Book Report: The Ruins by Scott Smith (2006)

This book puts Scott Smith into some mighty fine company. Along with the complete works of Algernon Blackwood, I put this book down with no intention of finishing it.

It is a slow mving, chapterless tale of some American students who go into the interior of Mexico and encounter something horrible. It’s a horror book, blurbed by Stephen King for crying out loud. I meandered through almost a hundred pages of it, not pulled by the plot and not liking the characters much. I turned to find out how many pages the book was, and I caught a sentence beginning the last section of the book: The Greeks arrived three days later. And I knew then how the book ended, with all the characters dead.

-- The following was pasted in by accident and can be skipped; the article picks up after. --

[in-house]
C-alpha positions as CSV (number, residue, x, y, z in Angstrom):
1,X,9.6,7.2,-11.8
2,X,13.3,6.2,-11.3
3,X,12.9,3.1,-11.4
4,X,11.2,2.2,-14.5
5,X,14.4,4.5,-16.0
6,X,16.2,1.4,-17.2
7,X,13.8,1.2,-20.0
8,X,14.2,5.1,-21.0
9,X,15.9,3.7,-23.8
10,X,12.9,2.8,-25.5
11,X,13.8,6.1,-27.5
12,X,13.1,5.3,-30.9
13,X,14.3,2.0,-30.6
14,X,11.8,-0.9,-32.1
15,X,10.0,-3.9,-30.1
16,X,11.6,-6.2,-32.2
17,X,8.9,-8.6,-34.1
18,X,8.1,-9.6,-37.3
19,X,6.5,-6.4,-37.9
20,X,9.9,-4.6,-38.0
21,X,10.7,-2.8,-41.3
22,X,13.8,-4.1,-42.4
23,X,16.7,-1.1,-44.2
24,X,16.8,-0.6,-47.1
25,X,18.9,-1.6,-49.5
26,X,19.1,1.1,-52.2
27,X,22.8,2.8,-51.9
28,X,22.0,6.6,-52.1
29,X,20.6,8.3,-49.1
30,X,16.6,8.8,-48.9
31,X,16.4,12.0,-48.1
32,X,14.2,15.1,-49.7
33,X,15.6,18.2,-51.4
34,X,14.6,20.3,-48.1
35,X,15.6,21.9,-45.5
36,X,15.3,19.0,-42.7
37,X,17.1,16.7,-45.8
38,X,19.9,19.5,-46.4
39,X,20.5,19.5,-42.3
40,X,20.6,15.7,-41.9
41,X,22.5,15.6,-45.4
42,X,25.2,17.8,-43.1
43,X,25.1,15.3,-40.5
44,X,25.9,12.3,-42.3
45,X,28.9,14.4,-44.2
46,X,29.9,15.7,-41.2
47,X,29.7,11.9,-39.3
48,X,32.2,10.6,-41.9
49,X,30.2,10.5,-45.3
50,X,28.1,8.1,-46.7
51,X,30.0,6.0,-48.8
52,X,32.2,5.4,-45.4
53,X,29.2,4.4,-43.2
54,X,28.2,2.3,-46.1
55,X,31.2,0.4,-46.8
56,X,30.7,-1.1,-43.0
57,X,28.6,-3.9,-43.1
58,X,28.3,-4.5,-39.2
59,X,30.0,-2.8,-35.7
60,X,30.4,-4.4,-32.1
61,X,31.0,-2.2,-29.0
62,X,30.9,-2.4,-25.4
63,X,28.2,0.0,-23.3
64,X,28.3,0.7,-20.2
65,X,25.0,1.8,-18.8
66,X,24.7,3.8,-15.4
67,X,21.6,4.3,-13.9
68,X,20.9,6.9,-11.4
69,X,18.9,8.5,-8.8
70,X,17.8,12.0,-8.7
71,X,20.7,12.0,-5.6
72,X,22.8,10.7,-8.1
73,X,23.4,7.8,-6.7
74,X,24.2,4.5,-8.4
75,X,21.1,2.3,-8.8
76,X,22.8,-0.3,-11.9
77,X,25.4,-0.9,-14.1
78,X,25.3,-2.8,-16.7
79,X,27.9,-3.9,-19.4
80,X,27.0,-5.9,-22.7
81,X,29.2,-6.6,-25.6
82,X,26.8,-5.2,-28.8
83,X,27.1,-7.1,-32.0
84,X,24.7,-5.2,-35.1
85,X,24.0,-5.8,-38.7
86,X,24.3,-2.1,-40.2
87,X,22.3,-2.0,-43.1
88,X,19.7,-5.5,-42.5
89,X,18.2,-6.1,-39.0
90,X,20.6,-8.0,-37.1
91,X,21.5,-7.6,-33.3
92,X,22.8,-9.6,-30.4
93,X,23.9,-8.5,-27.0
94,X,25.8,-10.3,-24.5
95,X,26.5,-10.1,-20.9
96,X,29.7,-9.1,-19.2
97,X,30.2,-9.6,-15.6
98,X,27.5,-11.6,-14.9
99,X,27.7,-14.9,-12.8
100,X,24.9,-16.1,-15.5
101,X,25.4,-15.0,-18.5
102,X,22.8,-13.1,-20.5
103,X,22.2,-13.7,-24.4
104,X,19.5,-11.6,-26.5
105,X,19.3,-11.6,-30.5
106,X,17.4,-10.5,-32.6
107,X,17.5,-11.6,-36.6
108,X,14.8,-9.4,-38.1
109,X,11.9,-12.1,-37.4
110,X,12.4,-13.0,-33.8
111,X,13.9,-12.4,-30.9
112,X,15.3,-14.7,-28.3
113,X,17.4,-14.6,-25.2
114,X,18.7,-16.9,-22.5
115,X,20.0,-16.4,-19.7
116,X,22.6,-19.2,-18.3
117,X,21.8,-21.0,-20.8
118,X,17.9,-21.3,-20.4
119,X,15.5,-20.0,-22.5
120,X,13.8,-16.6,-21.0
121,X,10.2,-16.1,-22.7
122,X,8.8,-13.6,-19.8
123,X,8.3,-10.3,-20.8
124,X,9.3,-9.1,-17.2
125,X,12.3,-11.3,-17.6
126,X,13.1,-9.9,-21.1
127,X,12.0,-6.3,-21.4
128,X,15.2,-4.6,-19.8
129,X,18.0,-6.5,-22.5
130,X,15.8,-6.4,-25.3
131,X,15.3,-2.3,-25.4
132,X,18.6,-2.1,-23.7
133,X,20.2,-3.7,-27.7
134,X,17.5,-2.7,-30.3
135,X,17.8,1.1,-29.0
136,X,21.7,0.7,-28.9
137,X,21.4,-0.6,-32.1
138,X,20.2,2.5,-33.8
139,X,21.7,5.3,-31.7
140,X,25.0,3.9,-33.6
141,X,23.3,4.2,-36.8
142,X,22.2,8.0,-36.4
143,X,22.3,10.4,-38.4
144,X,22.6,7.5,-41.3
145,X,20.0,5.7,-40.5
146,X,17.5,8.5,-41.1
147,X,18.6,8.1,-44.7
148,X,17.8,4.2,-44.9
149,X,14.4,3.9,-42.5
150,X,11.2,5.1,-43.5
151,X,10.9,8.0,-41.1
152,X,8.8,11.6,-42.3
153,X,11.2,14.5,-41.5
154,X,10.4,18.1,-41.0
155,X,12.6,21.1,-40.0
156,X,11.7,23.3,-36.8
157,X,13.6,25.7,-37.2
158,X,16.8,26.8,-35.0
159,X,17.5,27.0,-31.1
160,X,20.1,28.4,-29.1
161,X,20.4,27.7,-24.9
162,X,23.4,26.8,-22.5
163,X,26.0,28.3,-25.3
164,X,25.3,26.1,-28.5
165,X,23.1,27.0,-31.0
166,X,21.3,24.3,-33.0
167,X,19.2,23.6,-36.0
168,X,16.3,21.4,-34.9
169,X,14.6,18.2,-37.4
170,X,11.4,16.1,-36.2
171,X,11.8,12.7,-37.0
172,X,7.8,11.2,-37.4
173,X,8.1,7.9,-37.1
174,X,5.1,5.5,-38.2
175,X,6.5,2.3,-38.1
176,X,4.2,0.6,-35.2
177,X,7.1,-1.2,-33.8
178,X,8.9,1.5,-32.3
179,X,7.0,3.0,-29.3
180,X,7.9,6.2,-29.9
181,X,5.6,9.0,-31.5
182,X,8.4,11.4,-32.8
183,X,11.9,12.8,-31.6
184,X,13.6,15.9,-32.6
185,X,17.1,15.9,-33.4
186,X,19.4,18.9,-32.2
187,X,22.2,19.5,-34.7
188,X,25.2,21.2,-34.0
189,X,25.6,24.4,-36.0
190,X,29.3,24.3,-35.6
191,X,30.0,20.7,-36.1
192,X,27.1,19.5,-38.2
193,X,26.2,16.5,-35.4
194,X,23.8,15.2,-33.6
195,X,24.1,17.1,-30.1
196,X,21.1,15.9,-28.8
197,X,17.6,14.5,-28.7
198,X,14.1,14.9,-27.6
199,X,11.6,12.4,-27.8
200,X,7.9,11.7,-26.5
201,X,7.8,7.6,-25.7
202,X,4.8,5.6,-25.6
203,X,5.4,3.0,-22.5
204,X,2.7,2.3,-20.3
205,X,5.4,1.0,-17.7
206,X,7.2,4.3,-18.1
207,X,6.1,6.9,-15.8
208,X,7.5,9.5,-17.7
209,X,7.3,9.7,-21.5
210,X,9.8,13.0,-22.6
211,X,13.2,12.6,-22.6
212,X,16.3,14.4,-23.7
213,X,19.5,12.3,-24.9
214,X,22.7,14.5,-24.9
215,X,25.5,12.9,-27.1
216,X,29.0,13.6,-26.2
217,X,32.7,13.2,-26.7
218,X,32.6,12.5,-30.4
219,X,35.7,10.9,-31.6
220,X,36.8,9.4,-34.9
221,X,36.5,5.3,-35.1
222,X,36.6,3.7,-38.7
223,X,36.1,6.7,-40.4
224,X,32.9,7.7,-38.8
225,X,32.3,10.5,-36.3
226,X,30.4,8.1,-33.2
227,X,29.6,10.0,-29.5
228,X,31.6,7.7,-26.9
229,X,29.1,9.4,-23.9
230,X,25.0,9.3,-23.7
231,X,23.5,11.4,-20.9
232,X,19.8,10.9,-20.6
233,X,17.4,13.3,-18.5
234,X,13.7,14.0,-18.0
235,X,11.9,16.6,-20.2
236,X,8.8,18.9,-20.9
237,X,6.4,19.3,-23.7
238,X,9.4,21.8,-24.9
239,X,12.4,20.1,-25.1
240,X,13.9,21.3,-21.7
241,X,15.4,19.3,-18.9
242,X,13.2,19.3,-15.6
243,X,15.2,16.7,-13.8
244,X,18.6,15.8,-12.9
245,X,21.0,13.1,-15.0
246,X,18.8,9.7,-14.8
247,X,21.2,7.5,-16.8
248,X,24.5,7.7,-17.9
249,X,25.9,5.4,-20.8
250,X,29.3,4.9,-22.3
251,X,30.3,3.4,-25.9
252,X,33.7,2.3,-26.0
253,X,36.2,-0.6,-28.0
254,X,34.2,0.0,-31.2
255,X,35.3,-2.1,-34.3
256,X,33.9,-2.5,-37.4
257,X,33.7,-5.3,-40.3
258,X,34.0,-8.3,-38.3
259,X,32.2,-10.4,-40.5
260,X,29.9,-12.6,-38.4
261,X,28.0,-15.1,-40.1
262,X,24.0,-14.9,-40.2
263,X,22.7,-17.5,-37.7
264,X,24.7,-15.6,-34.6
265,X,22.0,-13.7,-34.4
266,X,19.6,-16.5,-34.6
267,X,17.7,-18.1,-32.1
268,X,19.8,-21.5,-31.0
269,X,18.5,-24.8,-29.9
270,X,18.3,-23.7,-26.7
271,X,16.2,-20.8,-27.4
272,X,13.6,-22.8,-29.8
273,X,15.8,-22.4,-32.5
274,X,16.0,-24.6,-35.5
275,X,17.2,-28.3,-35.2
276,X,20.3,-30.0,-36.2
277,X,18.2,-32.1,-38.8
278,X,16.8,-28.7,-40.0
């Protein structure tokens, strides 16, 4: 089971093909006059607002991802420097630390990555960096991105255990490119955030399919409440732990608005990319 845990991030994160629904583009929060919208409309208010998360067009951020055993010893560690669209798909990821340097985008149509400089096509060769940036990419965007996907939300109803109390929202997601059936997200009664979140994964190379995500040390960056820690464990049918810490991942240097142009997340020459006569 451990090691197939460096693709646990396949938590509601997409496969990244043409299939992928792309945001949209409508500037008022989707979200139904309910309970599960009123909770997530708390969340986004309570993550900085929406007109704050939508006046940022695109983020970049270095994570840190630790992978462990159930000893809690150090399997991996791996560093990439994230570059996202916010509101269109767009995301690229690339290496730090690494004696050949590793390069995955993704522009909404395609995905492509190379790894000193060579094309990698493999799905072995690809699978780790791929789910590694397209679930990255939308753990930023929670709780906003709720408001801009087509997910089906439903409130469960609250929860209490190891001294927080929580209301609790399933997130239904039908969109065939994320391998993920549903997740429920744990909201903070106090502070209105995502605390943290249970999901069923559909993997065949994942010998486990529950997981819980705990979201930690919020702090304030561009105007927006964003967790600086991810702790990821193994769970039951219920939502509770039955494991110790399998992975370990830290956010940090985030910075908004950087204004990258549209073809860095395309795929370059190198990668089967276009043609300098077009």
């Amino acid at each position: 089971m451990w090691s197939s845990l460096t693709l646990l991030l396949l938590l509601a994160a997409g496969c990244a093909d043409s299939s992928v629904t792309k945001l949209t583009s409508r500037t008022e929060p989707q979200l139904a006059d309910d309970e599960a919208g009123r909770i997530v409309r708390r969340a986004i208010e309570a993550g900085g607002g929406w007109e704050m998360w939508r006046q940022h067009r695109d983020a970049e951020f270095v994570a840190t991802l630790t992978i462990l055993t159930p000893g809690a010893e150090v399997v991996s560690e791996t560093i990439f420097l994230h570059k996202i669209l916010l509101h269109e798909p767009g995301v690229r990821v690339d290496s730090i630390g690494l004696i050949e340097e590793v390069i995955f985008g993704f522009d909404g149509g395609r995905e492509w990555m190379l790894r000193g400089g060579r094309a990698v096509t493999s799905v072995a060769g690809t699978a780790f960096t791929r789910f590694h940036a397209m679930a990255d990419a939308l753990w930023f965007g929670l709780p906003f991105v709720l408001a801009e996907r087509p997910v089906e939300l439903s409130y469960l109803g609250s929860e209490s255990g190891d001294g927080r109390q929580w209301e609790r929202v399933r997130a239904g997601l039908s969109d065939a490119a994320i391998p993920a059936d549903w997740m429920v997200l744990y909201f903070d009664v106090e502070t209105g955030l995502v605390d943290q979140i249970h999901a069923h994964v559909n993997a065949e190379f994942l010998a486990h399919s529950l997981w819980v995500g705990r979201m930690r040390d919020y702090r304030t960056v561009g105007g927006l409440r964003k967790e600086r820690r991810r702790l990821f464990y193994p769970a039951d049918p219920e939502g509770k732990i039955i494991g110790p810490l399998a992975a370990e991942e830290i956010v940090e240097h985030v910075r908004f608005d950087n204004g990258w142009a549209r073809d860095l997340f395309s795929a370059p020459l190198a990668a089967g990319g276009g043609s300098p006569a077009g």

So I read the Wikipedia entry for the book to see if I would have liked it. And you know what? It didn’t get better from where I left off reading the book. The conceit behind the book doesn’t lend itself to much scrutiny, ultimately: a strange vine takes over people. It’s only at this one place, the ruins of the title. The local natives have salted a ring around a hilltop to keep the vine there, and they prevent anyone who crosses the threshold from leaving and carrying the eldritch vine with them.

Come on, that’s a conceit for a screenplay, which no doubt is what Smith had in mind. But if the freaking vine kills everyone who comes there, how come people keep saying they’re going there? How do the natives know to keep the vine at bay? I doubt the book answers anything; the plot on Wikipedia seems to be nothing but getting young, attractive Americans up to the Ruins to kill them.

I wasted a couple nights slogging through the first hundred pages. I’m glad I didn’t waste many more finishing the book.

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